So, I'm using now

by Carl Furrow — on  ,  ,  , 

I did it. I think I finally found a note-taking app that will keep me away from Evernote. I’ve done this in the past multiple times. I’ve even switched from Evernote to Bear, and gone back to Evernote. I tried Marxico for a couple years, and that is what brings me to this latest change.

TL;DR I’ve switched to using the Bear app to take all my daily dev log notes after YEARS of using Evernote, and I love it!

It was hard

I’ve been using Evernote since 2008, and have amassed 15,000+ notes, screenshots, code-snippets, saved web pages, etc. I took over 1,300 notes for my last gig alone! Every day I wrote down my “stream of work”, which ends up being a wealth of information about what I did each day, cool links I found that helped me solve a problem, conversations I had with co-workers, code snippets that fixed a bug, details of calls/chats I had to make, etc. The referential value of those notes is very high for me as someone who feels like their memory is not amazing. Being able to open up an app, search for a topic, and find not only the information I was looking for, but also the context of the information, is practically priceless. I get to see “why” I wrote the info down, why I did it that way on that day, etc, and it was all inside of Evernote.

That is why it has always been hard to move away from Evernote. It has everything! It was searchable! I spent years figuring out how I wanted to organize my data with tags, keywords, notebooks, etc.

I never loved Evernote

When I first started using Evernote back in 2008, I’d come from using Microsoft’s OneNote in college, and at my first gig post-college. I then abandon OneNote a few years later when I changed jobs, and the new place offered me a Macbook Pro, and OneNote was either not on MacOS or it was in poor shape. That is when I found Evernote. It was simple, and it didn’t have intuitive key combos like OneNote did, but it got the job done. I could create notes, notebooks, tags, and search on any of those fields. No syntax highlighting, but OneNote did not have that either.

After a few years of using Evernote, I began to feel its “limitations”, as I saw them. I began to hear about “Markdown”, which felt like my cup of tea because you could “just write” and the formatting comes in later. There was still no way to natively support syntax highlighting within Evernote, which was at-odds with how I started to write my daily deveveloper logs. The keyboard shortcuts were not intuitive, and required moving my fingers significantly away from the typing position to perform them. I simply stopped enjoying Evernote. It could receive notes, webpages, screenshots, etc, but it was not an app I enjoyed to use. It made me constantly look for alternatives.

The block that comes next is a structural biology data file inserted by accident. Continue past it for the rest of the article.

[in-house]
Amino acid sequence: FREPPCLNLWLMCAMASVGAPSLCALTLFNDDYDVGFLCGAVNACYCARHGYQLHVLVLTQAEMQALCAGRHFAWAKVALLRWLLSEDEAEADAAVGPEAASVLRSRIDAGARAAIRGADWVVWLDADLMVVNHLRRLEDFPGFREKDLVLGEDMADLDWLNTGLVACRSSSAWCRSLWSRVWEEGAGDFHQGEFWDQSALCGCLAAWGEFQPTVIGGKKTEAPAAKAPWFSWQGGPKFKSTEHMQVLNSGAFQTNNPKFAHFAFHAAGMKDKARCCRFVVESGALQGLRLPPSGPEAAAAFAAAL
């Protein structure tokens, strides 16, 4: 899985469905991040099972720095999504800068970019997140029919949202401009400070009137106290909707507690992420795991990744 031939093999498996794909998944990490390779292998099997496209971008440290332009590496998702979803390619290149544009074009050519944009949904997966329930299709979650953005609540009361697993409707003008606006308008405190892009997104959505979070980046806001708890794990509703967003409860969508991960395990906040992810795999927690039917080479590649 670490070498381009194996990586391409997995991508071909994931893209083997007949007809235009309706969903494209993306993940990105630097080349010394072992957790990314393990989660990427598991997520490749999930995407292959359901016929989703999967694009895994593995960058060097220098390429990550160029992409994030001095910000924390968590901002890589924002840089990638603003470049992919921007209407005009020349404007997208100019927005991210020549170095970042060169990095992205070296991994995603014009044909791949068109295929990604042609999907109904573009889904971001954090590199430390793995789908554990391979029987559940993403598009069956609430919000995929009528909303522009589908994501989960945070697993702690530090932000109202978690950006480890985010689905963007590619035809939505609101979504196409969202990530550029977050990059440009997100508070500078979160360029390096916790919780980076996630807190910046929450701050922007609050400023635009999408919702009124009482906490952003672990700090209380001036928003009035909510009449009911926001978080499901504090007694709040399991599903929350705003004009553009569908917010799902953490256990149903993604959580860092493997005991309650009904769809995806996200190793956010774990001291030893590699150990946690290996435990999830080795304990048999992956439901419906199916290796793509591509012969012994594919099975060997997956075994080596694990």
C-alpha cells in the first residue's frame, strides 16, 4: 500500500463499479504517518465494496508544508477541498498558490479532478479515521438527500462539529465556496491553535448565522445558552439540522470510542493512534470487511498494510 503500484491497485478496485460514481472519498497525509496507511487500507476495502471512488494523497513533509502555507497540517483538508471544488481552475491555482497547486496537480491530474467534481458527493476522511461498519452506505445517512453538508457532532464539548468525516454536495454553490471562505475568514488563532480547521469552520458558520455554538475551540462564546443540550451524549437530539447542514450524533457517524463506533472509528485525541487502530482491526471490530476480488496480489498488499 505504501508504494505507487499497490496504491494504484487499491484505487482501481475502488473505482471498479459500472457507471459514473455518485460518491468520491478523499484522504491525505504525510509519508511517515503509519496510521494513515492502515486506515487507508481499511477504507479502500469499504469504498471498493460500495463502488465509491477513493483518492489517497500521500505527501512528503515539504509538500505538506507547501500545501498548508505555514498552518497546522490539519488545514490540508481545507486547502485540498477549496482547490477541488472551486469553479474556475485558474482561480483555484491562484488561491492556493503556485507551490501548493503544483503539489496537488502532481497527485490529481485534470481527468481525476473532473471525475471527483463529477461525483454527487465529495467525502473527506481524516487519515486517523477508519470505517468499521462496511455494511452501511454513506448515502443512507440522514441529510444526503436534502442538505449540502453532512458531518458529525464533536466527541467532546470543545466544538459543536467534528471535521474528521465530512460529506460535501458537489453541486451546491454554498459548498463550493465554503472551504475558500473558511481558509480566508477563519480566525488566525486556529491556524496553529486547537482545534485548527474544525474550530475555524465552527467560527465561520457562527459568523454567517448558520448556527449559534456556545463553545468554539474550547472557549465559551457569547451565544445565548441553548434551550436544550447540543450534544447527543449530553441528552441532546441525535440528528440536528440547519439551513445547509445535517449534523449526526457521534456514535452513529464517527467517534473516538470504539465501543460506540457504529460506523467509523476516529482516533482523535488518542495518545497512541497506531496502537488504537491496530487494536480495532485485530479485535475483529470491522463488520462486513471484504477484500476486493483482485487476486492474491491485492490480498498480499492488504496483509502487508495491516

I tried intermediate steps, like using an editor plugin that allowed me to copy code from my code editor, and paste into Evernote as rich text. That worked pretty well for a time, but I wanted a more integrated solution.

I then used Ever Notedown, which was an Atom editor plugin that let me write all my notes in Markdown inside of Atom, and they would be exported to Evernote when I saved them. This was a pretty good solution for a while, but it eventually did not feel as polished as a native note-taking app. It wasn’t what I wanted, and again, I was not enjoying myself. I began to realize how important that was.

My next experiment was with Marxico, which was its own application that let me write in Markdown, and it would export to Evernote via their API. I ended up using this app for the better part of three years, and took thousands of notes inside of Marxico. I would have continued to use Marxico had it not been for an itch to try the Bear app again.

I’d used it a few times, and even tried importing all my Evernote notes into Bear but it was a complete mess. The import script I was using messed the dates of the incoming notes and every single one of my 7000+ notes were “modified today”. It was so gross to look at. I had a hard time trying to find notes based on something that happened a few days ago, but I had little to go on. With all my notes marked as “created” or “edited” recently, I abandoned Bear to go back to Evernote where my dates and notes still made sense to me.

But, this latest time using Bear was different. I thought to myself, “Don’t try to mimic Evernote. Don’t import your notes, just write.”